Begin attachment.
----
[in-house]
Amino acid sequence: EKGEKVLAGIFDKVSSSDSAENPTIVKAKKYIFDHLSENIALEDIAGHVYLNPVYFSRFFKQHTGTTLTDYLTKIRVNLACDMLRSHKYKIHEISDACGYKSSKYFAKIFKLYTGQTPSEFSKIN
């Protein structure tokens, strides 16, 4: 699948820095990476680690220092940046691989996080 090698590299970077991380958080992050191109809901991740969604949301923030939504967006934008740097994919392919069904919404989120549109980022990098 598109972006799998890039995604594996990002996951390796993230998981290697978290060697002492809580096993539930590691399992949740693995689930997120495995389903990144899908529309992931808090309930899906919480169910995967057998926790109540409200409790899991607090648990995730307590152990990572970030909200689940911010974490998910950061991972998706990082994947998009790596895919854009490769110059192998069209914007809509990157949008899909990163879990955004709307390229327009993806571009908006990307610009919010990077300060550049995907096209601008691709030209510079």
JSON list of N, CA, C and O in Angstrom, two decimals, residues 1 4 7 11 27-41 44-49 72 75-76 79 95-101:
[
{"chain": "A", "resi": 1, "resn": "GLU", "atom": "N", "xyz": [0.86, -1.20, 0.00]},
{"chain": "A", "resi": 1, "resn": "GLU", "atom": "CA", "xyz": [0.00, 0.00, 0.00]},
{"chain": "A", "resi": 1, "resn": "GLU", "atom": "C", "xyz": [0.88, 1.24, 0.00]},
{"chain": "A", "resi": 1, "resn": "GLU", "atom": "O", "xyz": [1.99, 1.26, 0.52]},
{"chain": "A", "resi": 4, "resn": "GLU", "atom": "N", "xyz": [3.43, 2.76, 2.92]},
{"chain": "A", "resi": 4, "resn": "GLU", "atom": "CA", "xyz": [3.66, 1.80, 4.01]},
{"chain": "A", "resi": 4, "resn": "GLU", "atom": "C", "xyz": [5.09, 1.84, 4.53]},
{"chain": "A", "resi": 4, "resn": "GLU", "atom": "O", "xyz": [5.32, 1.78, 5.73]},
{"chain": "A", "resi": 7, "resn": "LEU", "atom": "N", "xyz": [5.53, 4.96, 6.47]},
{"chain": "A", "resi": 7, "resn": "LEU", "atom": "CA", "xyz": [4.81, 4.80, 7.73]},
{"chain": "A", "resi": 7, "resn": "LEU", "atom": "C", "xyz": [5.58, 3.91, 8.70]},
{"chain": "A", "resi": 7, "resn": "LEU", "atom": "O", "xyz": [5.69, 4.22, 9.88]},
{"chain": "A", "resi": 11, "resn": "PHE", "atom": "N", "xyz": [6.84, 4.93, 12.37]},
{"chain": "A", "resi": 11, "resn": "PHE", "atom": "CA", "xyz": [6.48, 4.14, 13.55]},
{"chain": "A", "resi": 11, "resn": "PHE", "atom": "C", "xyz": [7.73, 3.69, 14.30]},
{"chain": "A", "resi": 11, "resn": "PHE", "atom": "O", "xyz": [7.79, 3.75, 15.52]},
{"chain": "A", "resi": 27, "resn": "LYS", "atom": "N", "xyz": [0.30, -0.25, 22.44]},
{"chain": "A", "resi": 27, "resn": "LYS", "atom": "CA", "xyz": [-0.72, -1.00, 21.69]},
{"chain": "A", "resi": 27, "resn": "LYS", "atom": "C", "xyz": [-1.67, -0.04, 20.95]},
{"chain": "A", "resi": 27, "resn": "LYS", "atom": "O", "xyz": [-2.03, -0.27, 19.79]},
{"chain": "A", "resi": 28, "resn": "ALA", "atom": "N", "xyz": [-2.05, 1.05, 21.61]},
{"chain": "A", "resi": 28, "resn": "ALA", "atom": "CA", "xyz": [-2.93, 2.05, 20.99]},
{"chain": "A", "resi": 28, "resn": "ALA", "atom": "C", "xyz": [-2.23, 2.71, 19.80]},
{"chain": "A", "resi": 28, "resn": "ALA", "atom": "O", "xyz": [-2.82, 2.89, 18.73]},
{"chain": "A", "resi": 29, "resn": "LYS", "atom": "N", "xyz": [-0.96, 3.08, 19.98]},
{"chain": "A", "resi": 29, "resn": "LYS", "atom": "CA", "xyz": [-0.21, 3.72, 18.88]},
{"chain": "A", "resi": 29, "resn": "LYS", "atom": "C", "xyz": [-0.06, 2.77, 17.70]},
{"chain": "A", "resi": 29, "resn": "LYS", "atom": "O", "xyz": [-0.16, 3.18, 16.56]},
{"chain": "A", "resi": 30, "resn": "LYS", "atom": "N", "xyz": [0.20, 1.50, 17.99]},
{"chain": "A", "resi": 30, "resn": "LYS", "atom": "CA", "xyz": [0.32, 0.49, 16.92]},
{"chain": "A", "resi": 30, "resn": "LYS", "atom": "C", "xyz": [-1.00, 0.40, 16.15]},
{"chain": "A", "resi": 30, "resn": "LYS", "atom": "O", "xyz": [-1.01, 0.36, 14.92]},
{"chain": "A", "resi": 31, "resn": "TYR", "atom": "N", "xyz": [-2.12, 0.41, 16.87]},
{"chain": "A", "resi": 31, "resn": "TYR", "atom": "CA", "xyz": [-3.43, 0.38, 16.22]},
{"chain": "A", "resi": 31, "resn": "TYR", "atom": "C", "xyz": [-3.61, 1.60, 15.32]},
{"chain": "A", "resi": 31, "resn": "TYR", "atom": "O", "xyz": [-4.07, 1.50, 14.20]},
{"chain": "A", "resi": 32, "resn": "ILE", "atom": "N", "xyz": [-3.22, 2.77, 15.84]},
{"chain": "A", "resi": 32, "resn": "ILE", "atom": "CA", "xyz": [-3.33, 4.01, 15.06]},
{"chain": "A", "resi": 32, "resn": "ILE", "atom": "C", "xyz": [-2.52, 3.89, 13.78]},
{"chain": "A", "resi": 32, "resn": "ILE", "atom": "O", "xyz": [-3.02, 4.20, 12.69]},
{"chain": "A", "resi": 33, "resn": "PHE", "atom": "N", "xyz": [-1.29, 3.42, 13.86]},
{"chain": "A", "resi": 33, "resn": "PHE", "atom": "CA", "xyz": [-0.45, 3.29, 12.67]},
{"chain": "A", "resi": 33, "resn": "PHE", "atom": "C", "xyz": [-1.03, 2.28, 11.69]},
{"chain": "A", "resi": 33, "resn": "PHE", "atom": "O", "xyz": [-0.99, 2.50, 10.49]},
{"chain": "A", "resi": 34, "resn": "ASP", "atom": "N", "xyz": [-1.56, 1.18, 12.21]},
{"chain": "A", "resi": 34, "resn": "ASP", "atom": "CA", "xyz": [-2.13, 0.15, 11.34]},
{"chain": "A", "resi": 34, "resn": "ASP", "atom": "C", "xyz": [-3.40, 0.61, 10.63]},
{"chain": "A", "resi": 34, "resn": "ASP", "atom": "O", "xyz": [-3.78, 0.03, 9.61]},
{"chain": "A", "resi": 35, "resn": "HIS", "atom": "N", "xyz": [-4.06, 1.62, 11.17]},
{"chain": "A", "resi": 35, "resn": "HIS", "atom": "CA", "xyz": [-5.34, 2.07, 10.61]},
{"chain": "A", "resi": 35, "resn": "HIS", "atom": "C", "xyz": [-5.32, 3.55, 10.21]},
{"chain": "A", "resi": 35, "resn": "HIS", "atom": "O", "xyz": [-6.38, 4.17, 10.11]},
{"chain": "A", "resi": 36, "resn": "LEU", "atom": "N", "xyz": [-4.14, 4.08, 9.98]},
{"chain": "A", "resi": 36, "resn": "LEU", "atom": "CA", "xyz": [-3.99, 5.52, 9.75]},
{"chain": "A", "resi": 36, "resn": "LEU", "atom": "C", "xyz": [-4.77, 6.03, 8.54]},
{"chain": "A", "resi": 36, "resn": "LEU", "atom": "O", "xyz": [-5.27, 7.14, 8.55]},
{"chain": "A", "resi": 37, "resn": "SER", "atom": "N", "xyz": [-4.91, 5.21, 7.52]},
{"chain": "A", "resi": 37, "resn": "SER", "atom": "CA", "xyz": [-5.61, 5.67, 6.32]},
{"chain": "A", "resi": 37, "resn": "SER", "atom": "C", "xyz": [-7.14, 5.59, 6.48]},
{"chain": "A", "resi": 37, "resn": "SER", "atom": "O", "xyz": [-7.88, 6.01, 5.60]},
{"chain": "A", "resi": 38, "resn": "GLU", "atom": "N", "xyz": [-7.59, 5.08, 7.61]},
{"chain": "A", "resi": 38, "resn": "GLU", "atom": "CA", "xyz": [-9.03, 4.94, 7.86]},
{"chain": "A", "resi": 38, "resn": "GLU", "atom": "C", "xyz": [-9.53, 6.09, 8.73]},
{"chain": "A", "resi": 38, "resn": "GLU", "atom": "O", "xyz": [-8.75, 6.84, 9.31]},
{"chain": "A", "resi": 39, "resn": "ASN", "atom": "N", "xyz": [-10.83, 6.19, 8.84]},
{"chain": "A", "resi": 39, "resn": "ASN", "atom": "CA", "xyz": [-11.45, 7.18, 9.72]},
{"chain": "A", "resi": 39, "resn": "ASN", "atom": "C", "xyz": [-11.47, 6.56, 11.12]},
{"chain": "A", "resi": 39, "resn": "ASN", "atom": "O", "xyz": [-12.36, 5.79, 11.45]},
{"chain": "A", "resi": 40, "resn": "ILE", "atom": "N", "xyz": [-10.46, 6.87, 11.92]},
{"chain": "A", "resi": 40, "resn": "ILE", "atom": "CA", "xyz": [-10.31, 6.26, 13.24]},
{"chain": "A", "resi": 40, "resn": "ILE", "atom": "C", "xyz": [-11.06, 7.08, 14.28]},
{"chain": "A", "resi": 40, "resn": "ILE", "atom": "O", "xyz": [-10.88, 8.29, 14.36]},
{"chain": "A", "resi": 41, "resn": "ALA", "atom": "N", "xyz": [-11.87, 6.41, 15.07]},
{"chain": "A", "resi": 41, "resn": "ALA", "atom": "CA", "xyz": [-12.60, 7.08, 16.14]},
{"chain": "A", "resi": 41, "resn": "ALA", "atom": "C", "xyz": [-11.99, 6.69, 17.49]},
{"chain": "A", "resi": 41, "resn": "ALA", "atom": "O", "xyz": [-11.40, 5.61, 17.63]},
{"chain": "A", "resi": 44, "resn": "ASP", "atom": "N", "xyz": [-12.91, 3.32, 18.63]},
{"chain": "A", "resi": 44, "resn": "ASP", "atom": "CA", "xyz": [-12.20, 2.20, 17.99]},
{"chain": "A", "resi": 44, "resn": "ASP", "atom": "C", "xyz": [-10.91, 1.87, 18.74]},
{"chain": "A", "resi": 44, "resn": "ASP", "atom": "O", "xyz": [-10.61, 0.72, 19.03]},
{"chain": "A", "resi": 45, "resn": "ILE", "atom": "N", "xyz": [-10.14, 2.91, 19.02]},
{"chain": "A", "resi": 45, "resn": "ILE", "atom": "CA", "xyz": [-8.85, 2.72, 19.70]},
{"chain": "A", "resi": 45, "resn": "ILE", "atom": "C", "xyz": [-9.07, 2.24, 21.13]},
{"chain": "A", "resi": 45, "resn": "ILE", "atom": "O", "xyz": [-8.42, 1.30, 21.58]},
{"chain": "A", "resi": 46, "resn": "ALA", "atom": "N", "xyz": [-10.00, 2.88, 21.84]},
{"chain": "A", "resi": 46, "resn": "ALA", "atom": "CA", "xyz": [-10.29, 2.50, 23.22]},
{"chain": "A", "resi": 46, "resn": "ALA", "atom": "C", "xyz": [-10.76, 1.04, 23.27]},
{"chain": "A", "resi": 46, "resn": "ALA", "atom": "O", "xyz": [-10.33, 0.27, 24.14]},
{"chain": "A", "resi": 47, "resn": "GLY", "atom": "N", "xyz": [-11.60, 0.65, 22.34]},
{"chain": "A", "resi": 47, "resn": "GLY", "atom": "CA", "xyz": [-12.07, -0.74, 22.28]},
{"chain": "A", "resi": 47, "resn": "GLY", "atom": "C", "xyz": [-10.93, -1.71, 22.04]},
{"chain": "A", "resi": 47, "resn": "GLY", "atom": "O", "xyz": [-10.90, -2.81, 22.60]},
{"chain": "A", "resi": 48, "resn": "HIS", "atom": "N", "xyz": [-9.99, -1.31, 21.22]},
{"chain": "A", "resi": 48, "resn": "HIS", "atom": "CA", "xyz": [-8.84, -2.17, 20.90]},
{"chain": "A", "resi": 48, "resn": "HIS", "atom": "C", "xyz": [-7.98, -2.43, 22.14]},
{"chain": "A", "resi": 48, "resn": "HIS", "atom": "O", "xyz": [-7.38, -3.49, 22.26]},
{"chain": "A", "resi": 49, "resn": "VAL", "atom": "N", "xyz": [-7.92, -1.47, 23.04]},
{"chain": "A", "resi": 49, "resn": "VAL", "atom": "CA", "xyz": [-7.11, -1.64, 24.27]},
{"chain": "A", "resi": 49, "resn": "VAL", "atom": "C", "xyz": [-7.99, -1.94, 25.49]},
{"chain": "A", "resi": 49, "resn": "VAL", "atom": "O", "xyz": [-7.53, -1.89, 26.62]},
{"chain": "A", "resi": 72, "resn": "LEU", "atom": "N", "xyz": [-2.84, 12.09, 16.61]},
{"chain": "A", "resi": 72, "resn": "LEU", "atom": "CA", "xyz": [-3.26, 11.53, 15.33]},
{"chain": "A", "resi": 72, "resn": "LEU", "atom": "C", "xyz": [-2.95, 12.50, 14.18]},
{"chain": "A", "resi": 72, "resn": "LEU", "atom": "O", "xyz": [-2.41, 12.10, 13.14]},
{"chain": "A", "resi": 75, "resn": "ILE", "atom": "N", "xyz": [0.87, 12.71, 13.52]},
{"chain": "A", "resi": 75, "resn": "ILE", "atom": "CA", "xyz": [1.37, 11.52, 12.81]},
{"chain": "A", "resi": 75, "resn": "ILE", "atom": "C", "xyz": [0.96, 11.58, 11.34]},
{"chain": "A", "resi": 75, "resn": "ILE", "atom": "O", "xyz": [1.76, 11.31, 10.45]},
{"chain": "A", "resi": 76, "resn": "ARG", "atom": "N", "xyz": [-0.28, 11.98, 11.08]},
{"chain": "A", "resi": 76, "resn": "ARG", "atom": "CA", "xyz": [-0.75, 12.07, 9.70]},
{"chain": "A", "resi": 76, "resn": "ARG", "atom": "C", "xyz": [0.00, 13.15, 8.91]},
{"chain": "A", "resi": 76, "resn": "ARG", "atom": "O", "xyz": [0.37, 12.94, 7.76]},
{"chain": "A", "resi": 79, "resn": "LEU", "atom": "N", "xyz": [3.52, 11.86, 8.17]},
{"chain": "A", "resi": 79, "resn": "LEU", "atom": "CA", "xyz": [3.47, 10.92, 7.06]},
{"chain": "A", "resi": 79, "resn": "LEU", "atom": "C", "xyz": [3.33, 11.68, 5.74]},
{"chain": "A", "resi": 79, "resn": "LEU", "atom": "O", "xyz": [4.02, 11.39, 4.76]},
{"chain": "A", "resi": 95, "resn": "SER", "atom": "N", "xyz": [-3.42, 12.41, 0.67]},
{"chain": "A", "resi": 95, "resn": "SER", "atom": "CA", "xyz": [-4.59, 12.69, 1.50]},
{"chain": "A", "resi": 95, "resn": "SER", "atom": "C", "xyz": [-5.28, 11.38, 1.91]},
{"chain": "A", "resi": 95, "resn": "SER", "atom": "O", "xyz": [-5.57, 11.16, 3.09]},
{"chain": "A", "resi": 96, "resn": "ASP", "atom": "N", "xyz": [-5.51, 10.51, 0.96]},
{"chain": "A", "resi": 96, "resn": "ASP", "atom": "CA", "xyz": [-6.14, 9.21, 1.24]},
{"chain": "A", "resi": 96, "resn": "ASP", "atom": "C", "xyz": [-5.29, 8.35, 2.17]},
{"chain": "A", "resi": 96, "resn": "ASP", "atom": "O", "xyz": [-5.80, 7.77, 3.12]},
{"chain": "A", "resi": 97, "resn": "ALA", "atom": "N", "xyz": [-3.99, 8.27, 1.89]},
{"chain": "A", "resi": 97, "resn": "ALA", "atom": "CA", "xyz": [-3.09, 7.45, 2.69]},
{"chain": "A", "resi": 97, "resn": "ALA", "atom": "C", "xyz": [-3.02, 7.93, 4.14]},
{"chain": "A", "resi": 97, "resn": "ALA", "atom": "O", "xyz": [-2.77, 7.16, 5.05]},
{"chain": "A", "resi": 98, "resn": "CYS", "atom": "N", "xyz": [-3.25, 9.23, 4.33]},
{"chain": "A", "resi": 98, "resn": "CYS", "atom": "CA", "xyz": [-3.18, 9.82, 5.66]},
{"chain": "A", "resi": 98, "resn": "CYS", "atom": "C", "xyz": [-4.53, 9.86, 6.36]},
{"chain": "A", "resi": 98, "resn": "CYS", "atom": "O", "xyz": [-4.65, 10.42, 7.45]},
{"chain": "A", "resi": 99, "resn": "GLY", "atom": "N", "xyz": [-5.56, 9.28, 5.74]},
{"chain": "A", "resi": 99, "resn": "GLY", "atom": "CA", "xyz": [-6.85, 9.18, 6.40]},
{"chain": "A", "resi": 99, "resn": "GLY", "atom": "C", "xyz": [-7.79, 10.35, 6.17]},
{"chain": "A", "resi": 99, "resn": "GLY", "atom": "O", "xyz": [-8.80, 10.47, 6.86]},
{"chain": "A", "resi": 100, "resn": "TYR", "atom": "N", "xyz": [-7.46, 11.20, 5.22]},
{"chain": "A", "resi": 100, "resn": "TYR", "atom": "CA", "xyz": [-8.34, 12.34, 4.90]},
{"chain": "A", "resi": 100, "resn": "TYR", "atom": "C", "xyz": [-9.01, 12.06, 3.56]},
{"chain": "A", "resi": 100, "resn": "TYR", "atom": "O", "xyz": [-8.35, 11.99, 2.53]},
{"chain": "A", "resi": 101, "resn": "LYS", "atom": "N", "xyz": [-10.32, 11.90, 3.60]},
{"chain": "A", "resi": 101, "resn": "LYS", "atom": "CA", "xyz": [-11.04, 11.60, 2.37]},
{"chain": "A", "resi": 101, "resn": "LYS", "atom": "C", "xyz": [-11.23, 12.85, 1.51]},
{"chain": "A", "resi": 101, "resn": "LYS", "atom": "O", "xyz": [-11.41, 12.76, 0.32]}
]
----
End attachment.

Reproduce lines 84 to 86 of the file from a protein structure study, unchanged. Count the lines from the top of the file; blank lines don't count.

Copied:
{"chain": "A", "resi": 44, "resn": "ASP", "atom": "C", "xyz": [-10.91, 1.87, 18.74]},
{"chain": "A", "resi": 44, "resn": "ASP", "atom": "O", "xyz": [-10.61, 0.72, 19.03]},
{"chain": "A", "resi": 45, "resn": "ILE", "atom": "N", "xyz": [-10.14, 2.91, 19.02]},